The Obama administration powered up its charm offensive at the Copenhagen summit yesterday with the announcement that the United States, the world's second-biggest greenhouse-gas emitter, will launch a dual offensive on the climate-change front.
Lisa Jackson, the administrator of the Environmental Protection Agency (EPA), told a summit audience that the United States will employ regulations under the Clean Air Act of 1970, as well as federal legislation, to control and reduce greenhouse-gas emissions.
Before she made her comments, there had been doubt as to whether Washington would unleash both regulation and legislation in an effort to shrink the American carbon footprint. "This is not an either-or moment," Ms. Jackson told reporters and summit delegates in announcing the two-pronged approach. "This is a both-and moment."
Ms. Jackson's speech came two days after the EPA signalled its commitment to tackle climate change with a ruling that greenhouse gases are a danger to human health. The "endangerment" ruling, as it's called, means the agency can regulate greenhouse gases without the approval of Congress, where climate-change legislation to launch a carbon cap-and-trade market is stalled in the Senate.
The thousands of delegates from 192 countries at the summit cheered the EPA move. Without strong political support from the United States, the Copenhagen summit will probably fail, ending any hope that it can lead to a binding treaty some time next year.
While the spotlight on the third day of the 12-day conference was on Ms. Jackson, the developing world continued to grumble about the leaked Danish document that caused an uproar on Tuesday. If adopted, the document, dismissed as an informal consultative paper by Danish and United Nations officials, would permit wealthy countries to relax their emissions standards while forcing tough limits on developing countries.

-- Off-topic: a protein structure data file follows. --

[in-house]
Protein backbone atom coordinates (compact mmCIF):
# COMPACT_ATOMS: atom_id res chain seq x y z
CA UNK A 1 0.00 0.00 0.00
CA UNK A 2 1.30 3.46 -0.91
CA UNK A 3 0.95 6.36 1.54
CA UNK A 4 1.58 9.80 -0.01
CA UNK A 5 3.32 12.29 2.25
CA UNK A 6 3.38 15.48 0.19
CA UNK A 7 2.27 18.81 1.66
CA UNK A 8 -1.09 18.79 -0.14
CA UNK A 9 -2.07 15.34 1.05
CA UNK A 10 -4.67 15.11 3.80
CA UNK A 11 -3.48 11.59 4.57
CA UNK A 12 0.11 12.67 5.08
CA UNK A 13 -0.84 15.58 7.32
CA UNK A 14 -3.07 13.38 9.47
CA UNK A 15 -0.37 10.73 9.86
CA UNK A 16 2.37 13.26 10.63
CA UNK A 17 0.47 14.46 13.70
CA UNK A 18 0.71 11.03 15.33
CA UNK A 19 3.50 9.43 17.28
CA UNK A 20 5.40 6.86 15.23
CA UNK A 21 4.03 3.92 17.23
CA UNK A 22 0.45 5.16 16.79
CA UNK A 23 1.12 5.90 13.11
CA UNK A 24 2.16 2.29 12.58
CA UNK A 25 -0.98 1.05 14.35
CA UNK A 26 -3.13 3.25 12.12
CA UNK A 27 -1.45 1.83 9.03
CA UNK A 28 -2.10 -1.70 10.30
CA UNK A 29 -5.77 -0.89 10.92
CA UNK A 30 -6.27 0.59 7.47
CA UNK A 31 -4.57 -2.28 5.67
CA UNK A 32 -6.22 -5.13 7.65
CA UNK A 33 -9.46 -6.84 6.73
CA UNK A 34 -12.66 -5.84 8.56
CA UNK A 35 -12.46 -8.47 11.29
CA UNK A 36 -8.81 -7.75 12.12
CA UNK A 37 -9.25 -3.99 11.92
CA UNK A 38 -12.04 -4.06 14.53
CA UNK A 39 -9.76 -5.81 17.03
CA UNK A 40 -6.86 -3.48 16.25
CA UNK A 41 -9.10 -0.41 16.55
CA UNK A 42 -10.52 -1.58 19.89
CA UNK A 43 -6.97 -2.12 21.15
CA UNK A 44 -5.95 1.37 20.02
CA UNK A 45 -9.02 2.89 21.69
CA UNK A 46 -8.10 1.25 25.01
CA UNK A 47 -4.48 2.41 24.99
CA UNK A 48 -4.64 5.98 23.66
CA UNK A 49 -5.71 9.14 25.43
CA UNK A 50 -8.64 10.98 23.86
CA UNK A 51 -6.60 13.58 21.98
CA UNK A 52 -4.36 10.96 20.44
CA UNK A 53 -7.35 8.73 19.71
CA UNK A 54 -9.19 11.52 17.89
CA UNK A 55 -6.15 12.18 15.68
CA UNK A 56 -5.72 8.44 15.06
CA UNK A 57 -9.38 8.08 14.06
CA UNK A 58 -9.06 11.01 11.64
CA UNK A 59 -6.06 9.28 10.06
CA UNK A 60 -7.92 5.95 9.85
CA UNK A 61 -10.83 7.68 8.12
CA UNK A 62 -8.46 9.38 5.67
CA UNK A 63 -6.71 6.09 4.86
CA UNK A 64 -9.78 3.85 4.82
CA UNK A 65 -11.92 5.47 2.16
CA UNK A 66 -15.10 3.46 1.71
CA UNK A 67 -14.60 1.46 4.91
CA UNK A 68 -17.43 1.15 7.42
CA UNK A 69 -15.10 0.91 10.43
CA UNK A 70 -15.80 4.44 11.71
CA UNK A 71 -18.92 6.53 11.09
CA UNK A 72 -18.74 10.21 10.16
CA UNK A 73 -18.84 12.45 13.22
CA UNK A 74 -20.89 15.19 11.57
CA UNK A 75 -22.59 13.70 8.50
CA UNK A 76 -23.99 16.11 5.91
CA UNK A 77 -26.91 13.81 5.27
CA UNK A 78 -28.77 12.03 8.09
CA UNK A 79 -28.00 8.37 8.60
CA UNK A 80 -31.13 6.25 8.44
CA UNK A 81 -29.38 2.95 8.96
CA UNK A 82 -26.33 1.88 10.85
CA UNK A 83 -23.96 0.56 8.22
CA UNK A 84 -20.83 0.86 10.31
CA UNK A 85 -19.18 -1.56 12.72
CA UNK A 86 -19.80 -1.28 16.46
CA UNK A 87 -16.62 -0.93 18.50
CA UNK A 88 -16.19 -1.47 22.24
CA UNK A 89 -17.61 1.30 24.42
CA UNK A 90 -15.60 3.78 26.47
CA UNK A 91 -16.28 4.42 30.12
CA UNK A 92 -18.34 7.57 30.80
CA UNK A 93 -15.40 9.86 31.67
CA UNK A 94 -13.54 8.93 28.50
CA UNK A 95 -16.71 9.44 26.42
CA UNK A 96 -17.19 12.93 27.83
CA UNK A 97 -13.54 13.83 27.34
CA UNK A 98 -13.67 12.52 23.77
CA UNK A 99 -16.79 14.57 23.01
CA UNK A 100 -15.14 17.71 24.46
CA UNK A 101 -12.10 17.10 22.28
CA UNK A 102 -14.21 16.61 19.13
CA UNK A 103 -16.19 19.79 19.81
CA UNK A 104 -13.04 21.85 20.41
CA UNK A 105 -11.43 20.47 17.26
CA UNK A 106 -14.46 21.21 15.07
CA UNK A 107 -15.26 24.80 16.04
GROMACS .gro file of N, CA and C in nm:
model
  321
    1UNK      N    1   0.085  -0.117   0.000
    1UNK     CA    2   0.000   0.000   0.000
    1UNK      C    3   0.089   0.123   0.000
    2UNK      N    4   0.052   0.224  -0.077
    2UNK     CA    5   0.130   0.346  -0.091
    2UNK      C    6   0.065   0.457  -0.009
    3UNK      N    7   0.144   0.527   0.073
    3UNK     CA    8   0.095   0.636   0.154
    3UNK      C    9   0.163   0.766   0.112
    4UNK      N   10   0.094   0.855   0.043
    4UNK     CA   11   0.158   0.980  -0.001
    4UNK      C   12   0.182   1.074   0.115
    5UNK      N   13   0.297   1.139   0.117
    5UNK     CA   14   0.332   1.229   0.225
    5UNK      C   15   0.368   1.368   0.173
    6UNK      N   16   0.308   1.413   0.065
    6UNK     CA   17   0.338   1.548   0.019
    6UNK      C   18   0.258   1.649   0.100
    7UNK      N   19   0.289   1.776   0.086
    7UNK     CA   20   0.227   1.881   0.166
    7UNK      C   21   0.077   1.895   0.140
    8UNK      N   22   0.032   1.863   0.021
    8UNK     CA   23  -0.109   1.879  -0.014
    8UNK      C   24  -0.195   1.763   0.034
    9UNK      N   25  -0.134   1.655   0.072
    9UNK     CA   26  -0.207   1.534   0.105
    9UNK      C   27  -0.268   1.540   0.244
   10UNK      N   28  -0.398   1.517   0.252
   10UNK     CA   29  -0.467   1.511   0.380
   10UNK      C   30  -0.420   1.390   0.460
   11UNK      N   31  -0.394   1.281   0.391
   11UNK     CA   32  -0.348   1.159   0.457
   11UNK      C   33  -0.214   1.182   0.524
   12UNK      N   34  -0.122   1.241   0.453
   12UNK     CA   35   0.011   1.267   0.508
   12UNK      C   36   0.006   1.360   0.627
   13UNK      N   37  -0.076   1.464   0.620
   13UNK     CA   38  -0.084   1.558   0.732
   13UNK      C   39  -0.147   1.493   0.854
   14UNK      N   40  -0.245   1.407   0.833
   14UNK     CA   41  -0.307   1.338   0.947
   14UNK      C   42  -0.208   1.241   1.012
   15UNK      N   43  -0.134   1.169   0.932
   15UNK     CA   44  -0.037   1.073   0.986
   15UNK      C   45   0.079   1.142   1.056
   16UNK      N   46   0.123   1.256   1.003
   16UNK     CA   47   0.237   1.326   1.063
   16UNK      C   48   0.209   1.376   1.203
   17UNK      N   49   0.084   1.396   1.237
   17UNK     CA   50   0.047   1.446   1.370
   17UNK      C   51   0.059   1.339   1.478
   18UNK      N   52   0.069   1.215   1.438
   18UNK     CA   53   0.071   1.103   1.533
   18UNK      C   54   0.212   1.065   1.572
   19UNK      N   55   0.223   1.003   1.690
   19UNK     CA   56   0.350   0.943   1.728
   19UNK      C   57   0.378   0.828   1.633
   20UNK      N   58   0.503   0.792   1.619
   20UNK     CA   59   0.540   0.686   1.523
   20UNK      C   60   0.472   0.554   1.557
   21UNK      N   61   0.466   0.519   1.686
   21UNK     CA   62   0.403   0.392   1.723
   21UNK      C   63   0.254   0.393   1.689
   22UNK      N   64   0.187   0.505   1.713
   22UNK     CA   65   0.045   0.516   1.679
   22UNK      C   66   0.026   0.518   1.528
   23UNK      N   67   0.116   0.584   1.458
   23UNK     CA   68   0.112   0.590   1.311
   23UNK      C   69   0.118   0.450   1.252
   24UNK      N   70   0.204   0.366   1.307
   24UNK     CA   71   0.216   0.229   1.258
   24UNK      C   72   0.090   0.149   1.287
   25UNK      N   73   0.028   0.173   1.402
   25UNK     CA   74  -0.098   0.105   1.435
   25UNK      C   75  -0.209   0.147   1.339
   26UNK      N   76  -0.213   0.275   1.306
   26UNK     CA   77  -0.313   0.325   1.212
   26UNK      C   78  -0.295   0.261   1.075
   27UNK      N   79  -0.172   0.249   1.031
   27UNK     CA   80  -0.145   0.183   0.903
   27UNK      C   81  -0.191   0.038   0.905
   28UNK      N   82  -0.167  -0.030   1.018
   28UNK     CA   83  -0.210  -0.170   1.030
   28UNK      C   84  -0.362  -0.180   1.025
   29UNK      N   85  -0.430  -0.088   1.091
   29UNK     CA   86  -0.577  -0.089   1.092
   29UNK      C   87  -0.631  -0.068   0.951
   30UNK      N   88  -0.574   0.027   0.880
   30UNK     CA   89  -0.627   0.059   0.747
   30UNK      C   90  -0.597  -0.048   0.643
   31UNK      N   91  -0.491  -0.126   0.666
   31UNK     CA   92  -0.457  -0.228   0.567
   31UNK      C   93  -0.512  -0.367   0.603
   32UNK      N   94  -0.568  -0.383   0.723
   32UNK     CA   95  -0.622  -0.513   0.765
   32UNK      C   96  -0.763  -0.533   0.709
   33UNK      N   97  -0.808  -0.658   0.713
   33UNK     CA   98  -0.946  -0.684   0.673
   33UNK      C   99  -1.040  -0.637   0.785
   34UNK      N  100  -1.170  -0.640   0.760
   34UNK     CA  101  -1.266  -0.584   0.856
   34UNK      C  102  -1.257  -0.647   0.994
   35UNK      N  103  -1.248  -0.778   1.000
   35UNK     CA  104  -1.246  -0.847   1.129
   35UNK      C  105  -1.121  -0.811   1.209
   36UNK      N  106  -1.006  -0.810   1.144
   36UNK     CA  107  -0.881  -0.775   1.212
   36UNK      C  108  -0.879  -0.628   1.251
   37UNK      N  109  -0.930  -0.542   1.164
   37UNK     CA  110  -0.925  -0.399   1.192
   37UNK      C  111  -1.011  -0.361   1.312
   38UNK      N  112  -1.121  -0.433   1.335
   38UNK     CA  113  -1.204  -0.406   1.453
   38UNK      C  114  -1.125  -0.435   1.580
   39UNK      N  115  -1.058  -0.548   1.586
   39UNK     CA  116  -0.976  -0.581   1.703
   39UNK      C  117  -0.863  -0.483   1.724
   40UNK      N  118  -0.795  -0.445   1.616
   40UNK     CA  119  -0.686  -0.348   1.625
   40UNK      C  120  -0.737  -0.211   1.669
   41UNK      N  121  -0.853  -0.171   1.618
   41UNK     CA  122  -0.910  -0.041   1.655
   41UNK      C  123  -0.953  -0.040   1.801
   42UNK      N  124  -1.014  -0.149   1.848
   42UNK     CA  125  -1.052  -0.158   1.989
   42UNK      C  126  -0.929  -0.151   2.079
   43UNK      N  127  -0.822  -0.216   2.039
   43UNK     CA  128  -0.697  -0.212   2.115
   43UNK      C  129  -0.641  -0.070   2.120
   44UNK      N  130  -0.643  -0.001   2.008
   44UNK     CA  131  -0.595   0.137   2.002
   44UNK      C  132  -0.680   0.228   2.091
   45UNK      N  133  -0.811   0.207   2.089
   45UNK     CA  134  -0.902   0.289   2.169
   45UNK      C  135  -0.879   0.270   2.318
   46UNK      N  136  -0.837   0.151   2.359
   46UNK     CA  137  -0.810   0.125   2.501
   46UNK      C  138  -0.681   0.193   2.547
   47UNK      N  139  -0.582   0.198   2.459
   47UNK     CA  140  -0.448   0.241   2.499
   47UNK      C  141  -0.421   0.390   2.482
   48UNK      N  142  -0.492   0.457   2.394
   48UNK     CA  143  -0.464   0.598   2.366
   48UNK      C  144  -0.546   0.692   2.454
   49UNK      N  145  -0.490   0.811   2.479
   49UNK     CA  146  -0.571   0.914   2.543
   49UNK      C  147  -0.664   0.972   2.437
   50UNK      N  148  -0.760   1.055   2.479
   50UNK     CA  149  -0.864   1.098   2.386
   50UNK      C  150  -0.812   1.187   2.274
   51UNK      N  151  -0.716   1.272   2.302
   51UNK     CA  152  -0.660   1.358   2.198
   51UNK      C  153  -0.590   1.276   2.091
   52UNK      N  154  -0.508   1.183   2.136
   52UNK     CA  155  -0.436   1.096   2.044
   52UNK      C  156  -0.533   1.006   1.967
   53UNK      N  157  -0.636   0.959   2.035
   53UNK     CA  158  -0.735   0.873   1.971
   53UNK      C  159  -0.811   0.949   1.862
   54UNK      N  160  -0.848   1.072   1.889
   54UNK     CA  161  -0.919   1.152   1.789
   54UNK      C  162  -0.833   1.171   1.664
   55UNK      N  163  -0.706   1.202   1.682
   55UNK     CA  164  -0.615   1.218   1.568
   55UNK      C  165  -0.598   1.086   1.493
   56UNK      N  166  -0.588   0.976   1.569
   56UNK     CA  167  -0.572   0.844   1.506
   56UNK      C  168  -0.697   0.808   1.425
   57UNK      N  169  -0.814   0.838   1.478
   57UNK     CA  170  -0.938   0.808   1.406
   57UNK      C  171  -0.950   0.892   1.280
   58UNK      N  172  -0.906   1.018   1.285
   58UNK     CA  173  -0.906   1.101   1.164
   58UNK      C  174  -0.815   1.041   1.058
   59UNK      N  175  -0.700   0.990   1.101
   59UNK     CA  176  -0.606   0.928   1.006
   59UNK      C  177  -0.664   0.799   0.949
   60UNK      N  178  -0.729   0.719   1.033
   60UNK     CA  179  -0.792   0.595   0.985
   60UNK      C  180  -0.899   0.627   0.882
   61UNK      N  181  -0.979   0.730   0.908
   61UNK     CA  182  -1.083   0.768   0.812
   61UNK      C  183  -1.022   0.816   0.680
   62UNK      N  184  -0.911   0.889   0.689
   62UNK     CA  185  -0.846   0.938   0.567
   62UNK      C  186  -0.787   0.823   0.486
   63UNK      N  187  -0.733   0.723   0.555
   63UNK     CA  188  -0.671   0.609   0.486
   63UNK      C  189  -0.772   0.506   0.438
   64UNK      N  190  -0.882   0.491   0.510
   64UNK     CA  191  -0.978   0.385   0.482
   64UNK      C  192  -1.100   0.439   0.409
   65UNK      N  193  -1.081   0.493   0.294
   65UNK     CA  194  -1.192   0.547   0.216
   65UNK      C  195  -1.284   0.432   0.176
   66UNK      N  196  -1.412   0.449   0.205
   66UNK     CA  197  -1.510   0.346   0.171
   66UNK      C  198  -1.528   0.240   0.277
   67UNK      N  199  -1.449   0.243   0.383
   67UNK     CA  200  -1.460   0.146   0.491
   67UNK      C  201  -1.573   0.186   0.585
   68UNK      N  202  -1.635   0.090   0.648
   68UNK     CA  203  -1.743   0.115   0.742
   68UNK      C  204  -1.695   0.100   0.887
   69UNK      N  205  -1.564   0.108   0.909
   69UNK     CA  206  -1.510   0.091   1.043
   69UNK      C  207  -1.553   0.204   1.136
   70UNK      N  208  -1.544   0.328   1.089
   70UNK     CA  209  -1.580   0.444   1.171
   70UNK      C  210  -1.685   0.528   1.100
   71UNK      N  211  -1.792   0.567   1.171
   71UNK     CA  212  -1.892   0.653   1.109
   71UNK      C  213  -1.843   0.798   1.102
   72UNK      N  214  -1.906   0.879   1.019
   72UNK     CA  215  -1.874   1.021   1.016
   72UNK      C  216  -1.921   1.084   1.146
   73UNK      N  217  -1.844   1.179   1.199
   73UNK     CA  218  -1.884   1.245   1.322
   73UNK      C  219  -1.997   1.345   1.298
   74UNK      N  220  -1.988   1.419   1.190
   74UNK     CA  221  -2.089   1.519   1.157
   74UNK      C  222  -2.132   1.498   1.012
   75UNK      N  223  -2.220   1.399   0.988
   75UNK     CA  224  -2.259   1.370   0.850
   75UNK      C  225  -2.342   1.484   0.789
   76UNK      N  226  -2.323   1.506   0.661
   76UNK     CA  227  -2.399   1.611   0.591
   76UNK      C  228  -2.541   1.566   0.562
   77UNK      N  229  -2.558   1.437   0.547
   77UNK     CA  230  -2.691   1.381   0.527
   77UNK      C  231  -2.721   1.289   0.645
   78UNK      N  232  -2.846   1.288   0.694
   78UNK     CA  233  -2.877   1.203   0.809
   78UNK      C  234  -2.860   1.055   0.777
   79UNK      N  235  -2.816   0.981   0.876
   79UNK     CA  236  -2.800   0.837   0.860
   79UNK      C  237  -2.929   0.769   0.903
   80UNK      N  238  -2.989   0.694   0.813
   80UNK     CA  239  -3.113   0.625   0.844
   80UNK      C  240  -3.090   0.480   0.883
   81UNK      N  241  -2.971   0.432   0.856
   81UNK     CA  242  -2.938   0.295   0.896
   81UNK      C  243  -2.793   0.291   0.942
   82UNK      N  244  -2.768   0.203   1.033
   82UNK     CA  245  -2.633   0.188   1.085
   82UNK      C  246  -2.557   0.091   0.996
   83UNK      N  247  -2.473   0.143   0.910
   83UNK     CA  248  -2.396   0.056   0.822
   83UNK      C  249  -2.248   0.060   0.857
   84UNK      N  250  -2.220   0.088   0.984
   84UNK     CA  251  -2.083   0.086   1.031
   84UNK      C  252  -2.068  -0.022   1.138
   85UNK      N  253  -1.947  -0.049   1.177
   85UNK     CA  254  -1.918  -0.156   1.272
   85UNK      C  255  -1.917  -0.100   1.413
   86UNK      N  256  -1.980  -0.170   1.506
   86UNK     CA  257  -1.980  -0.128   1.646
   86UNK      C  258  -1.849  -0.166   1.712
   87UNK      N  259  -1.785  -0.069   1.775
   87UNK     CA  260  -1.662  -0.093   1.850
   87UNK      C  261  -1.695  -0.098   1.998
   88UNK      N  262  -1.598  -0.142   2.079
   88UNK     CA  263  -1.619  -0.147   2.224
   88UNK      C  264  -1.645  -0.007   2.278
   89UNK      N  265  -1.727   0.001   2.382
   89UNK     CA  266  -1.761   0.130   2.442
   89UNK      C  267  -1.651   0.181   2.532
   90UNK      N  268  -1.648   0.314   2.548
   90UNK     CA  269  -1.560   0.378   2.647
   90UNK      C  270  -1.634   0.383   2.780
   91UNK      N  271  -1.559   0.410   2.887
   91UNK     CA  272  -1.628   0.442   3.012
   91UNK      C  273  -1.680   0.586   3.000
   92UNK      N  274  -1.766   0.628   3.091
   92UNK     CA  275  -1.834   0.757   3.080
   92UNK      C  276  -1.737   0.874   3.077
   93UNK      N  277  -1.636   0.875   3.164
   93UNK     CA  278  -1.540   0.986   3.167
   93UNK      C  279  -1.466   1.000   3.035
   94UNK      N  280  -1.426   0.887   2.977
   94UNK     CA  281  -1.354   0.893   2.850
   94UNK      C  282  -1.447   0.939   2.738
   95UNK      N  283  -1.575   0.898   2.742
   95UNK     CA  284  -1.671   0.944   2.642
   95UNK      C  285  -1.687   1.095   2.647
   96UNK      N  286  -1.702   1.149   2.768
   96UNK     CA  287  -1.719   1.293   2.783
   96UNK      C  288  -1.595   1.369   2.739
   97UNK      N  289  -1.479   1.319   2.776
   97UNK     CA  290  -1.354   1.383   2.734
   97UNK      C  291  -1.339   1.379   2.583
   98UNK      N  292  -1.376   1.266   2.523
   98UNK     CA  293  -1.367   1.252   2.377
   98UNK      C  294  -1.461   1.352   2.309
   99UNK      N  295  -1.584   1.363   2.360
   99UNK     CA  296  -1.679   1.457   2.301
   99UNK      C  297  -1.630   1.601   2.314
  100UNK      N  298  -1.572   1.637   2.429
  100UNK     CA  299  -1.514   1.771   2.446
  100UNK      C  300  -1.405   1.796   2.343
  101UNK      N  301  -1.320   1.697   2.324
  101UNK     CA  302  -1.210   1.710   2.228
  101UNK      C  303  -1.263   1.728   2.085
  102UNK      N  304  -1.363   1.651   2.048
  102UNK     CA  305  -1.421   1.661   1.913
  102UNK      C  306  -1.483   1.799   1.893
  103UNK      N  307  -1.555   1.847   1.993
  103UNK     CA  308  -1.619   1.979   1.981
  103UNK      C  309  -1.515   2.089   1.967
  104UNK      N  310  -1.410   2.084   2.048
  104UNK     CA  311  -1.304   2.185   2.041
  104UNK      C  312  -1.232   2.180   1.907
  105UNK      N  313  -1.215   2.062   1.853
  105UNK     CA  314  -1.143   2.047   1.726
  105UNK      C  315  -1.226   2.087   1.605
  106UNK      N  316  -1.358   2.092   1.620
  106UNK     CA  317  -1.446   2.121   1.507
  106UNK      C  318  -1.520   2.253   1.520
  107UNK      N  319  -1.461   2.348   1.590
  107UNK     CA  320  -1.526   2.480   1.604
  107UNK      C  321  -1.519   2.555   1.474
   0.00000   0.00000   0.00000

It would also insist on strict monitoring before climate-change adaptation and mitigation funds are delivered to developing countries, something that China, among other countries, considers a violation of its sovereignty.
Lumumba Di-Aping, the Sudanese diplomat who heads the developing countries negotiating bloc, derided the developed world's proposal to provide poor countries with $10-billion (U.S.) a year to fight climate change, saying it is meaningless compared with the fortunes Western governments have spent on bank bailouts.
"If this is the greatest risk that humanity faces, how do you explain $10-billion?" he said. "Ten billion dollars will not buy developing countries' citizens enough coffins."
Despite the rift that has opened between rich and poor countries, Michael Martin, Canada's chief climate-change negotiator, said progress is being made at the summit. "I think the mood in the conference is excellent, I think there is a collaborative spirit," he told reporters.
Mr. Martin predicted a successful outcome on Dec. 18, when as many as 100 heads of state and government, including Prime Minister Stephen Harper and U.S. President Barack Obama, arrive in Copenhagen to endorse a new climate-change agreement, whatever its shape.
Canada yesterday won its third consecutive "Fossil of the Day" award, handed out by a coalition of environmental groups to the countries considered the greatest laggards in reducing greenhouse-gas emissions.
But it wasn't all bad news. In response to a question about Canada's shabby image at the summit, Yvo de Boer, executive secretary of the UN's Framework Convention on Climate Change, told a press conference that Canada has been negotiating "very constructively" at Copenhagen despite some unique difficulties.
"Canada has a tough period behind it in the sense that Canada did ratify the Kyoto Protocol," Mr. de Boer observed, "but its main trading partner, the United States, did not, which left it in a very unbalanced situation."